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My Promise to You

  • January 1, 2019
  • Blog

With the new year here I can’t help but also reflect on the things from the past year. I launched Rocket Panda, I posted 24 episodes of A Slab of Glass, and I posted 22 episodes of Getting Caught Up. These are all the things that I am proud of, and the things I want to continue to make over 2019. However, I don’t think I have been doing enough with Rocket Panda, and that stops now.

I was listening to Shawn Blanc’s Creative Focus Summit, where he talked with Paul Jarvis. Paul is a writer and designer and the whole conversation he and Shawn had was about building an audience-based business. He touched on a few things that really got me thinking about what I want to accomplish in 2019 with Rocket Panda.

One thing that really stuck with me was his 3 steps to building an audience that will stick with you, which I can’t believe I just wrote.

His 3-step process is as follows:

  1. Go to where you audience is.
  2. Talk to you audience.
  3. Have a consistent line of communication with them.

I have failed on all 3 of these if you ask me.

Go Where Your Audience Is

I rarely have gone outside of my own blog to find other like-minded people that may enjoy what I have to say. More importantly I haven’t been part of other communities enough and I want to change that. I don’t like the idea of me being on my own island where others have to visit in order to be part of the conversations I want to have.

So from here on I want to spend more time on Twitter and be an active part of the communities I want to be in (Apple, Tech, etc.). I also will be going to places like the Mac Power Users Discord and the Automators Discord and be more active there.

To me, it is more important to share tips and tricks over clicks and links. This is why I will be part of communities more, to bring value without anything in return.

Talk To Your Audience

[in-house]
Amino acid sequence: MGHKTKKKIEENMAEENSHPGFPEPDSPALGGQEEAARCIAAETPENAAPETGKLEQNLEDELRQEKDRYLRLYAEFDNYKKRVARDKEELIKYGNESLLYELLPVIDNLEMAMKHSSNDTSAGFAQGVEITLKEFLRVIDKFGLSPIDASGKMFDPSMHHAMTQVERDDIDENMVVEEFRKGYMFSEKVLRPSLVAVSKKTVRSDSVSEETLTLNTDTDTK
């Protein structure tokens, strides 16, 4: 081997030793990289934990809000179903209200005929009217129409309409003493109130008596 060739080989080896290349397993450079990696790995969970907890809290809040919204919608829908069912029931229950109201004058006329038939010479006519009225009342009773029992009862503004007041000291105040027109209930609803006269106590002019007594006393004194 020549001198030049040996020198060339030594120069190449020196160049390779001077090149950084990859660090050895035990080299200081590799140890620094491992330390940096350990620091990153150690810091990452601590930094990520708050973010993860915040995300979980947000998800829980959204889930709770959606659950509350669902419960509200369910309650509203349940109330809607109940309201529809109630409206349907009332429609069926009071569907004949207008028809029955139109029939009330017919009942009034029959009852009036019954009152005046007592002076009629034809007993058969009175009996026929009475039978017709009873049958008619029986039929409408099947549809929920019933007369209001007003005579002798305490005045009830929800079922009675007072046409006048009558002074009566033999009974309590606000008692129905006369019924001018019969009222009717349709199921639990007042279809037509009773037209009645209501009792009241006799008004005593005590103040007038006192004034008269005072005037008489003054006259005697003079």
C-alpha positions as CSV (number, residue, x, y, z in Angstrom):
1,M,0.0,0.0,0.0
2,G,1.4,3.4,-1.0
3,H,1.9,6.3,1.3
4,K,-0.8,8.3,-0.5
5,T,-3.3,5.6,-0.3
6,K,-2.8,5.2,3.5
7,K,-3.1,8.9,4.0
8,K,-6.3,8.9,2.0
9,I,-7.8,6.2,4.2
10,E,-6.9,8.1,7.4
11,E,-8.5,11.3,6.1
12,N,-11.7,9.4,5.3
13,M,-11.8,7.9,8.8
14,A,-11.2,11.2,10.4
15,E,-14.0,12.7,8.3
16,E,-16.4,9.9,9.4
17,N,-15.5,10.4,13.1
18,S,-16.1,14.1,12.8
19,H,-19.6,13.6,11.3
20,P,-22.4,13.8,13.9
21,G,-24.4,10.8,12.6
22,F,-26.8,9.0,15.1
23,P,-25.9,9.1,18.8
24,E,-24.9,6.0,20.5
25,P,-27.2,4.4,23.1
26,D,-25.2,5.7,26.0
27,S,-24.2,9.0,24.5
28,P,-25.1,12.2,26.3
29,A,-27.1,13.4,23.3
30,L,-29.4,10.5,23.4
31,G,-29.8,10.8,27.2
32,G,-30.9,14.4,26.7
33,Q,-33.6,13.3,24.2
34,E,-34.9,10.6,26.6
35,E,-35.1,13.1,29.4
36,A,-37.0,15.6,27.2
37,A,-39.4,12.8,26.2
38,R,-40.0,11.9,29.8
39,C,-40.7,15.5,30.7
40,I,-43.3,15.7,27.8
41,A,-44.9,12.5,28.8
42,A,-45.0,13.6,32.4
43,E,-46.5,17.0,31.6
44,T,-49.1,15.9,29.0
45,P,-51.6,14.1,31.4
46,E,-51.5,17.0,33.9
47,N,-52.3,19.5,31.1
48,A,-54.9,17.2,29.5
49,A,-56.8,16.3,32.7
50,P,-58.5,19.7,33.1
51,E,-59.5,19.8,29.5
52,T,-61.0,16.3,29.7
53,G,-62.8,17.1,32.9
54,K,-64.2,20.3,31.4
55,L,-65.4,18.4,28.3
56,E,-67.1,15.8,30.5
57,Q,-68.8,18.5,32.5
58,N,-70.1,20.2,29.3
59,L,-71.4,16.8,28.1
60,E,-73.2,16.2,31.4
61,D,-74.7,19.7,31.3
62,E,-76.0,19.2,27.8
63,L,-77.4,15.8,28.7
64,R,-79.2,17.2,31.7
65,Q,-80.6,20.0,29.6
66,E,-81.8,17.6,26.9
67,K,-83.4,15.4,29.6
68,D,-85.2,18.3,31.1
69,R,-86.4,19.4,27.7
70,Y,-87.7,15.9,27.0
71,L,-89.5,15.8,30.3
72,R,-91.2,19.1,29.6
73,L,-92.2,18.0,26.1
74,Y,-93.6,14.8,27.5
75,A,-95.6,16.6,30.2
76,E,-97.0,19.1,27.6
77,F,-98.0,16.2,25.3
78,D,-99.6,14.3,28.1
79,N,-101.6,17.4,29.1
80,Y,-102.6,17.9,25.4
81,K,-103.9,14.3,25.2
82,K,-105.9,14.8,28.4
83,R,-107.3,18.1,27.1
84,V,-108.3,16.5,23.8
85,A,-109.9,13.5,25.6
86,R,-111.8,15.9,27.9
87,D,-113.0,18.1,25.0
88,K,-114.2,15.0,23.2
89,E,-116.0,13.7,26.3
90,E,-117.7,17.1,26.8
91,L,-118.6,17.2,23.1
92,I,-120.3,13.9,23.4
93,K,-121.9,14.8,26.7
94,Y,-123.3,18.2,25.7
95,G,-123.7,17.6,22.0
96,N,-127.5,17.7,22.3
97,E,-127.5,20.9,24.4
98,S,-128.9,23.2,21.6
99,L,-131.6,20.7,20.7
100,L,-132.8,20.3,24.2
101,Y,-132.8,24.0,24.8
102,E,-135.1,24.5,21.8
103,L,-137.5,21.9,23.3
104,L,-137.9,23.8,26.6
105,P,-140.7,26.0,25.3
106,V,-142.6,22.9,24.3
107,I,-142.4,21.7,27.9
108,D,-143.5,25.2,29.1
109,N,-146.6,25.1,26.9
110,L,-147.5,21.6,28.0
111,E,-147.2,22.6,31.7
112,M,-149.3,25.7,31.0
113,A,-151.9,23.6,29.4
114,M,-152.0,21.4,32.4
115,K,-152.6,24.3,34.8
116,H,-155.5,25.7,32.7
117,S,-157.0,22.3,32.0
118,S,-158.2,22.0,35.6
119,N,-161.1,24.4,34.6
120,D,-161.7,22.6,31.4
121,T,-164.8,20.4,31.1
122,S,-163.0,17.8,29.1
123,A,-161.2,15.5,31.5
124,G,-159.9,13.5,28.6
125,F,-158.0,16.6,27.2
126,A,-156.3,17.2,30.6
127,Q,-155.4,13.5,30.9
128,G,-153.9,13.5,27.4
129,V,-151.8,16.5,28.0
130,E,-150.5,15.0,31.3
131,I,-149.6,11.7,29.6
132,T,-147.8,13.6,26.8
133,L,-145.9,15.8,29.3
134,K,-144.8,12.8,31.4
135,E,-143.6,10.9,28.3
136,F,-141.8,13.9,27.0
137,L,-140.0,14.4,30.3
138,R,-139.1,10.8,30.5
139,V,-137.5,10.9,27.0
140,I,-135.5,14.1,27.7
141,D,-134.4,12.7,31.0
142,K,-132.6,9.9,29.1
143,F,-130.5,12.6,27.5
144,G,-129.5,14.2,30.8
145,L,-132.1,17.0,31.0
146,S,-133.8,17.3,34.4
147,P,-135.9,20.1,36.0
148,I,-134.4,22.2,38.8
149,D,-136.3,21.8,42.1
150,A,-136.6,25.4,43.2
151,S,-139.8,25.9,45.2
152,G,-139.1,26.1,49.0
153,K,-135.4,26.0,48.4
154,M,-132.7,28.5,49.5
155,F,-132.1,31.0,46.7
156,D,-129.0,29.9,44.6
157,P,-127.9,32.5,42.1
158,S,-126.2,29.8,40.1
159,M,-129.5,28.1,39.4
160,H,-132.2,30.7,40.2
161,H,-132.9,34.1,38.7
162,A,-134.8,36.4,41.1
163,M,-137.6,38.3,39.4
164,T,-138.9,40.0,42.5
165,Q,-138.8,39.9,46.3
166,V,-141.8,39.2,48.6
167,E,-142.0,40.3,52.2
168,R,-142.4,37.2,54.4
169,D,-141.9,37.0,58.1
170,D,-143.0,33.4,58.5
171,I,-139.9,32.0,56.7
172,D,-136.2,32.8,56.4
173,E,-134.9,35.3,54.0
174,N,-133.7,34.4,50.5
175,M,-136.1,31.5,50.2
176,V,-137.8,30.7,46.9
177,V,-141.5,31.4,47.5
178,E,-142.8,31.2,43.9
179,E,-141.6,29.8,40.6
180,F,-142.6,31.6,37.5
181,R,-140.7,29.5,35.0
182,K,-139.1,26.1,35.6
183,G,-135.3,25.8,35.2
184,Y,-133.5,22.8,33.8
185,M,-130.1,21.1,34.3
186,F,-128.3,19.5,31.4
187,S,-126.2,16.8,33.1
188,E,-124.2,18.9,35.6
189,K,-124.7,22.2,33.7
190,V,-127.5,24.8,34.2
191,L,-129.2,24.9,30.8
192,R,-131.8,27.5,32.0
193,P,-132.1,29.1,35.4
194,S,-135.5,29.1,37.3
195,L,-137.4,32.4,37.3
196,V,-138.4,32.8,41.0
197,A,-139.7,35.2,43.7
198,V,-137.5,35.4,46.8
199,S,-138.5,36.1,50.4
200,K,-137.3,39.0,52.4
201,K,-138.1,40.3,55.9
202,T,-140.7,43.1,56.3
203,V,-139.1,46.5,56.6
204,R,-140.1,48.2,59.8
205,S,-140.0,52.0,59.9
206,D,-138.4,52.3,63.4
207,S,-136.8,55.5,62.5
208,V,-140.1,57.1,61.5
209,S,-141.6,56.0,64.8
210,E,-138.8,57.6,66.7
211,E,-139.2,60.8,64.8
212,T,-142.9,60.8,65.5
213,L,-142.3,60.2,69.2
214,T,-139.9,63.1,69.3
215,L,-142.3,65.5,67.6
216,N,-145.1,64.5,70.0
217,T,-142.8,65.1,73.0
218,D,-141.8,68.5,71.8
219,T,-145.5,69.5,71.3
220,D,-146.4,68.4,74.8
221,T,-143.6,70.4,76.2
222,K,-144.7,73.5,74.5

I haven’t had an open line of communication to my audience much, if at all, since launching Rocket Panda. Everything about this has been a one way conversation and I want that to end.

One thing I want to do is have a direct line of communication to you, my readers, and the way I am doing that is two-fold.

The Newsletter

The first is my newsletter. This is my promise to you:

I will send 25 emails in my newsletter in 2019 that will be full of interesting exclusive content, the ability to ask me questions, and my personal email that you can use to contact me.

This newsletter isn’t about me trying to build a list to sell something. I currently have no plans to do so and if/when I do it won’t be solely to try and sell you something. If I do want to promote something it goes in the newsletter just like everything else I want to send you.

The newsletter will come out twice a month on the 1st and 15th of each month starting January 15th. So sign up today and don’t miss out on the first newsletter.

Slack Channel

The second thing is something I have had for over a year now, which is my Slack channel. This is something I haven’t been active enough in and I want to make this the day-to-day line of communication and community I want to be a part of. This channel is free to join and has a bunch of channels like the iPad-Only club, where people who use only iOS devices can share workflows, Shortcuts, and app recommendations. It also has channels like writers-bloggers where other people who are writers and/or bloggers can network and share ideas/articles for others to read and give feedback on.

These are just a few things that this Slack channel offers and it is something that I will forever continue to add and make changes to upon those who request for more.

If you want to join this Slack channel feel free to sign up here.

Have a Consistent Line of Communication

Along with the 25 emails I promise to send in the newsletter, I also plan to post 2 times a week on Rocket Panda at the very least. That is 104 posts on Rocket Panda! Some will be links, others will be original pieces such as this, and all of it will be completely free and accessible via RSS if you so choose.

My number one goal for 2019 isn’t to make money, or gain a massive following with Rocket Panda. Instead it is to provide a consistent posting schedule and a killer newsletter that helps you get your work done and accomplish your goals in 2019.

On top of the Rocket Panda posts, I will continue to be producing podcasts episodes every other week for both A Slab of Glass and Getting Caught Up. We did this for the most part on both shows. However, the only time we didn’t post episodes on schedule was due to personal events preventing us to do so. Barring anything like that happening again consider it my promise that both of these podcasts will have 26 episodes in 2019.

In Summary

This post has a lot of promises and things for you to check out, so here is a simplified version to make things as easy as possible for you to get what you want and ignore what you don’t.

1. Go where Your audience is

  • I plan to go to places like the Mac Power Users Discord and Automators Discord and be an active member at these awesome communities
  • I also plan to be more active on Twitter as well to share interesting things as well as Shortcuts and tips to help you through the year

2. Talk to Your audience